Signs of Hope

Steven Mosher
By Joseph A. D'Agostino
PRI Weekly Briefing
9 June 2006
Vol. 8 / No. 22
Reproduced with Permission

In this space, we often criticize and warn. This time, we will point to some signs of hope and progress, at least in media discourse and people's mentalities, on demographic issues. The crisis of falling birthrates worldwide continues to get more and more attention from pundits and politicians, as does the differentials in birthrates between different demographic groups.

* In most Western European nations, the self-destructive disease of political correctness has long prevented an honest debate about the wisdom of large-scale Muslim immigration into Europe. Now, in the most culturally influential European nation, France, there are signs that an honest debate could soon begin in mainstream society. Les Mosquees de Roissy (The Mosques of Roissy), a book by French nationalist political leader Philippe de Villiers, is currently among the top ten best-selling books in France. Given the high rate of Muslim immigration into the country, the immigrants' high birthrate, and native Frenchmen's low birthrate, de Villiers argues that Christians will one day have oppressed minority "dhimmi" status in a majority-Muslim France. In order to prevent this, he suggests halting immigration and eliminating the automatic granting of citizenship to all children born in France. Of course, these measures would not save France from the coming "white plague" of an aging population, since her native population's birthrate is far below replacement level.

* Last month, Russian President Vladimir Putin used a major speech to direct parliament to adopt a ten-year plan to raise the disastrously low Russian birthrate. Russia's population is shrinking at about 700,000 annually, and could go from 143 million today to under 100 million by 2050  and with a much older, less economically productive population. Saying "the situation is critical," Putin wants payments of up to US$9,000 for women who have a second child, longer maternity leaves, and more cash and day-care subsidies for mothers. Since the average monthly income in Russia is about $330, that sum to entice a second child is a considerable one. But as a young Russian woman told the Christian Science Monitor (May 19), "A child is not an easy project, and in this world a woman is expected to get an education, find a job, and make a career." Russia cannot survive if her people continue in such attitudes. "If current trends persist, there will be four dependents for every Russian worker by 2025," says Regional Development Minister Vladimir Yakovle. "Russia needs a million new workers every year. If we don't get them, we can forget about economic growth." Russia has an 80% divorce rate, making larger families very difficult. The Russian parliament typically does whatever Putin asks, so passage of his proposal is near-certain. Putin labeled demography "Russia's most acute problem today," making him one of the most acute heads of state in the world.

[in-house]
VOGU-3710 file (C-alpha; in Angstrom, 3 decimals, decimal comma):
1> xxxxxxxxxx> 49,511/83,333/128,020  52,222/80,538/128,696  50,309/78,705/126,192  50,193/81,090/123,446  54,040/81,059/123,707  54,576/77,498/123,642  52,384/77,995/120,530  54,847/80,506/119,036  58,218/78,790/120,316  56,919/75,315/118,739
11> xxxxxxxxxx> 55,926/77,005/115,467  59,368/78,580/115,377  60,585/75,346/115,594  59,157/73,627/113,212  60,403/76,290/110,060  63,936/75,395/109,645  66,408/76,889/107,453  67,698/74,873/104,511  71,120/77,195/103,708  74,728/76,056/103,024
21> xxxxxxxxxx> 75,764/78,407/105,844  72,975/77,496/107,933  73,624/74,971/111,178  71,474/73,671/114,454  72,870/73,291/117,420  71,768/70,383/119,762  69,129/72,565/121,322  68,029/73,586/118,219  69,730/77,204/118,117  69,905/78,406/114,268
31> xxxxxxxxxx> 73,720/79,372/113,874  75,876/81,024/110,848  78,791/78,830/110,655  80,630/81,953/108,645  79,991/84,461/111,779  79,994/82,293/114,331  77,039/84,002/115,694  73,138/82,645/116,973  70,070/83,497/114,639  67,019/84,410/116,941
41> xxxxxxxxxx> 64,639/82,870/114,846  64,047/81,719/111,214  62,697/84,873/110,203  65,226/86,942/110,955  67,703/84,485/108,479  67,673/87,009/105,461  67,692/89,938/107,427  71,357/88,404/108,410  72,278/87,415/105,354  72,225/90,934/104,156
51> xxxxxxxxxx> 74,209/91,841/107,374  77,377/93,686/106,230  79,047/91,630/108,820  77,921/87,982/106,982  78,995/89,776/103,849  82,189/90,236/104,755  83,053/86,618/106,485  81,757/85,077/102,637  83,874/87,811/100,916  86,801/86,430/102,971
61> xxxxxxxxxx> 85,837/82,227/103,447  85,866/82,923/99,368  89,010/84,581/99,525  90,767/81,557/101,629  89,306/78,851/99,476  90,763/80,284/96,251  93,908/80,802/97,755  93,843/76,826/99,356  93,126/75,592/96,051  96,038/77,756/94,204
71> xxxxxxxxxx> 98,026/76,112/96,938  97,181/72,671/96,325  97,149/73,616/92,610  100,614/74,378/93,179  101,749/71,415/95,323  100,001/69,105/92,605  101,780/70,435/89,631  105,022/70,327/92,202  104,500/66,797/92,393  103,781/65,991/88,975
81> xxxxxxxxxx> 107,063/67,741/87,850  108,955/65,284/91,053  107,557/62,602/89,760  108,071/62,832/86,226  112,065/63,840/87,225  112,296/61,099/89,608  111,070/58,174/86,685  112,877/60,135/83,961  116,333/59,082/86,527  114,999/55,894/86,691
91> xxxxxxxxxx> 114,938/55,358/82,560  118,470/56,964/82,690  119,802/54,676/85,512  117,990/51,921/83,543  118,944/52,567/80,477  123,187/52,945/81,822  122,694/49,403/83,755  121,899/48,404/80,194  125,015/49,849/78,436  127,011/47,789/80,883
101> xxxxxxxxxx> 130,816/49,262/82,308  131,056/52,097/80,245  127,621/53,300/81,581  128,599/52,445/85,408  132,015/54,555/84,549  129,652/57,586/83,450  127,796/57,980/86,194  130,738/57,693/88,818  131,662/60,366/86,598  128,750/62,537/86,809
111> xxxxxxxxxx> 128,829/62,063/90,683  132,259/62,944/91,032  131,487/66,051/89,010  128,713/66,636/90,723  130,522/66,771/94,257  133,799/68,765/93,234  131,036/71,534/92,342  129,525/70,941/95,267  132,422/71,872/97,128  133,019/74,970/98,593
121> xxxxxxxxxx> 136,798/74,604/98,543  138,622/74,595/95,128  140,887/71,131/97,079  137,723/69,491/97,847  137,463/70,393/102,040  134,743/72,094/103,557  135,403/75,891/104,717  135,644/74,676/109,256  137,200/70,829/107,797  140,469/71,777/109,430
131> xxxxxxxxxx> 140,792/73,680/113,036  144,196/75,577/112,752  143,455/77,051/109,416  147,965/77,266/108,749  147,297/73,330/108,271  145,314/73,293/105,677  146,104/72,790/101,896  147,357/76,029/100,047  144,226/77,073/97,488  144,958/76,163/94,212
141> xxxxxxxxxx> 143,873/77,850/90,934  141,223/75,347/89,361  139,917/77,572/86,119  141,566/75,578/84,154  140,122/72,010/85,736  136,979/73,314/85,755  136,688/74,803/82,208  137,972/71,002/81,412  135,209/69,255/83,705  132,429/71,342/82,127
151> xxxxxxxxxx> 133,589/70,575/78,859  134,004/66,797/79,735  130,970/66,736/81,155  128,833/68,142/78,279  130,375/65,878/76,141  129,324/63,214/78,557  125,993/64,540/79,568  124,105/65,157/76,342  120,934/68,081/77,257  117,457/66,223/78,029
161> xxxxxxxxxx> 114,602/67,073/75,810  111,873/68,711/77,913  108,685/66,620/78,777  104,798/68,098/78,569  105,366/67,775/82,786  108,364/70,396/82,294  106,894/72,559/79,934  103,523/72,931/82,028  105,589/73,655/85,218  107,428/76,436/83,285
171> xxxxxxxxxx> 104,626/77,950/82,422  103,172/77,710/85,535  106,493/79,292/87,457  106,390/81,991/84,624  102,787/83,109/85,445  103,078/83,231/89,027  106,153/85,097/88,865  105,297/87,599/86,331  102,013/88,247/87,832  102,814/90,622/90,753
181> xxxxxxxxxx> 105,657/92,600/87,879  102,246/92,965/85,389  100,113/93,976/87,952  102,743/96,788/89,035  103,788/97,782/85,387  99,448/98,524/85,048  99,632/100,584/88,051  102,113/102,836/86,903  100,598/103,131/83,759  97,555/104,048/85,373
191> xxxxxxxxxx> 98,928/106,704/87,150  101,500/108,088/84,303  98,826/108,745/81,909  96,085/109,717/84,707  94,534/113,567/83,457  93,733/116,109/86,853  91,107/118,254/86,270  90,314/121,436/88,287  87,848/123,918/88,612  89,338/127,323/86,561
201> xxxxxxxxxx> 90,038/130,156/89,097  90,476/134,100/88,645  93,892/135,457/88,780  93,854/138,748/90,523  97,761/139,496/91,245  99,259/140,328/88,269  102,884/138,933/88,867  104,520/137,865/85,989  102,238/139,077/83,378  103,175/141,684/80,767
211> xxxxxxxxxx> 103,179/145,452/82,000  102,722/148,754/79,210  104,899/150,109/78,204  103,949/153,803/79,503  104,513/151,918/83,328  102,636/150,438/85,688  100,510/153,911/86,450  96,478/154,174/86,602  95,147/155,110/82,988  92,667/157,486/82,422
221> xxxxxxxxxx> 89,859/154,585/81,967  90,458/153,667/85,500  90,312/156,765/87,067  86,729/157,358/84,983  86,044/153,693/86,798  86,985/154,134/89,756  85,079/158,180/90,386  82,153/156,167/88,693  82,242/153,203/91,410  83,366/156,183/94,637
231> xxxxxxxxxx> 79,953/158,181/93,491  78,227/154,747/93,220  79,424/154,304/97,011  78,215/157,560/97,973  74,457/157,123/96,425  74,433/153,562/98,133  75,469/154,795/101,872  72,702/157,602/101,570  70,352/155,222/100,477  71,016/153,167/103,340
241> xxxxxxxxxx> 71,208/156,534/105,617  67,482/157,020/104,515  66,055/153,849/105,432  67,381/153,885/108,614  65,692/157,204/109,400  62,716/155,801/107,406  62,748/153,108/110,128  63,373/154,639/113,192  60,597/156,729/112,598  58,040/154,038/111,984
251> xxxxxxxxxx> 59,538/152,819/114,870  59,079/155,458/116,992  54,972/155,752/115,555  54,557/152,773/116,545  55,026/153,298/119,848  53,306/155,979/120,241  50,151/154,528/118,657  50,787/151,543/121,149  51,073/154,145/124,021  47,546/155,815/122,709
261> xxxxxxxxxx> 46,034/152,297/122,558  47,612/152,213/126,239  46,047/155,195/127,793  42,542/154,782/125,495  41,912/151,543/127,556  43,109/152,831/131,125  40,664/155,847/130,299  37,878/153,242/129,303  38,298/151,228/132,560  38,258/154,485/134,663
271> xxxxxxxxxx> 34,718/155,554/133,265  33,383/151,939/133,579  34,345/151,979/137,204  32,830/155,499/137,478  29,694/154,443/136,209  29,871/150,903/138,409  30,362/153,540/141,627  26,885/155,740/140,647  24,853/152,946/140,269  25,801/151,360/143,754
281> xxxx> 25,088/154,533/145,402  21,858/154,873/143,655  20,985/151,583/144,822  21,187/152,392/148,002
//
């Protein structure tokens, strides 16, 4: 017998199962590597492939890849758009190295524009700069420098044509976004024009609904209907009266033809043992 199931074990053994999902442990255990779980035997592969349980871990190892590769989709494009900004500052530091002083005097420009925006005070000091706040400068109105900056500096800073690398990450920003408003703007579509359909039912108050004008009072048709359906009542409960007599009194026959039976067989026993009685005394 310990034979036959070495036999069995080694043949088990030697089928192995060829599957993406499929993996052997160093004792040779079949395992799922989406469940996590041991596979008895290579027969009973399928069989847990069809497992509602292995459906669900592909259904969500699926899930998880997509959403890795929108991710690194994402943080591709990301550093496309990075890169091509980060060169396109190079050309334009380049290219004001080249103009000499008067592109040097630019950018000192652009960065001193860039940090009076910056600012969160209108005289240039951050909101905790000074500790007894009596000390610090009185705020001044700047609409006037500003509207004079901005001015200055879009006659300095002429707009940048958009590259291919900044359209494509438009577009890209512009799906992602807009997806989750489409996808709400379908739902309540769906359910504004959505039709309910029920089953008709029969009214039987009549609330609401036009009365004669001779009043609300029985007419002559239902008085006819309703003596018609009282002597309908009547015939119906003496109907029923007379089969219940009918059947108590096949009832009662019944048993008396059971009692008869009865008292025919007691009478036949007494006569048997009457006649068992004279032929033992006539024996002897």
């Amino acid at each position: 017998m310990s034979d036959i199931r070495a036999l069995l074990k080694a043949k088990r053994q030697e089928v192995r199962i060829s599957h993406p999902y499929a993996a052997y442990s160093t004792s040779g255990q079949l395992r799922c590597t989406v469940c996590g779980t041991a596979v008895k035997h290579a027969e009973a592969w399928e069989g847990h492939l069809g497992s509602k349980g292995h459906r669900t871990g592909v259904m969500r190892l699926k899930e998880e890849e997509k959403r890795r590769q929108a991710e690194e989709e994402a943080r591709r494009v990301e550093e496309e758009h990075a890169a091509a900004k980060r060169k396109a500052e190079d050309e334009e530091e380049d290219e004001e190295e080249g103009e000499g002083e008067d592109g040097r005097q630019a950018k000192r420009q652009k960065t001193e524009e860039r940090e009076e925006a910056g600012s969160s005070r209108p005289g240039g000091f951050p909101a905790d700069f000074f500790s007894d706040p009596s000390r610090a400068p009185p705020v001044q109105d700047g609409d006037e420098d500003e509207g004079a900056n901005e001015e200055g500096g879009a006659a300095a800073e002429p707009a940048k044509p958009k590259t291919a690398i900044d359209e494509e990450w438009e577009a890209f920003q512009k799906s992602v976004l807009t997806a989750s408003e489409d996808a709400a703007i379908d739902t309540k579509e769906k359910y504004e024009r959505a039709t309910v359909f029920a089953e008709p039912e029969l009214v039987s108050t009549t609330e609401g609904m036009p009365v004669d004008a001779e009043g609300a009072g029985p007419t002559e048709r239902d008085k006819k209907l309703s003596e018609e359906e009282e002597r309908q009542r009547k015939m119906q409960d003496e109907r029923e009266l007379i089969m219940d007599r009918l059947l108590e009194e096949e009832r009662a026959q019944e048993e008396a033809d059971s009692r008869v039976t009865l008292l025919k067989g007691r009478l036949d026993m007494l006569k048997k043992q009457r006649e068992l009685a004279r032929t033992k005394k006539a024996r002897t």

* The government of South Korea has decided to prioritize raising the country's suicidal fertility rate of 1.2 children per woman. It has allocated 33 trillion won (US$35 billion) to spend over the next five years to address the nation's problems of a low birthrate and aging population. The eventual goal is to achieve a birthrate of 1.6 by 2020, still well below the replacement level of 2.1. About 80% of parents will receive some sort of subsidy under the program. Unfortunately, the money for this project will be raised by a special tax, which will increase the burden on South Korea's economy and thus could decrease her birthrate in the long run. And as the Korea Herald noted June 9, "Money alone, however, cannot raise the birthrate. It is necessary for the government to make legal and institutional changes as well if its policy is to bear fruit. It may even have to attempt to change the culture in favor of childbearing."

We can't help saying that the measures promoted above are unlikely to improve the demographic situation much. Government subsidies to raise birthrates have been tried already and found wanting. More radical, systemic changes are needed: An end to the two-career norm and a return to homemaking motherhood, far lower taxes on families with children, and a culture that exalts family rather than denigrates it. However, small efforts or simply discussion now could lead to larger efforts later.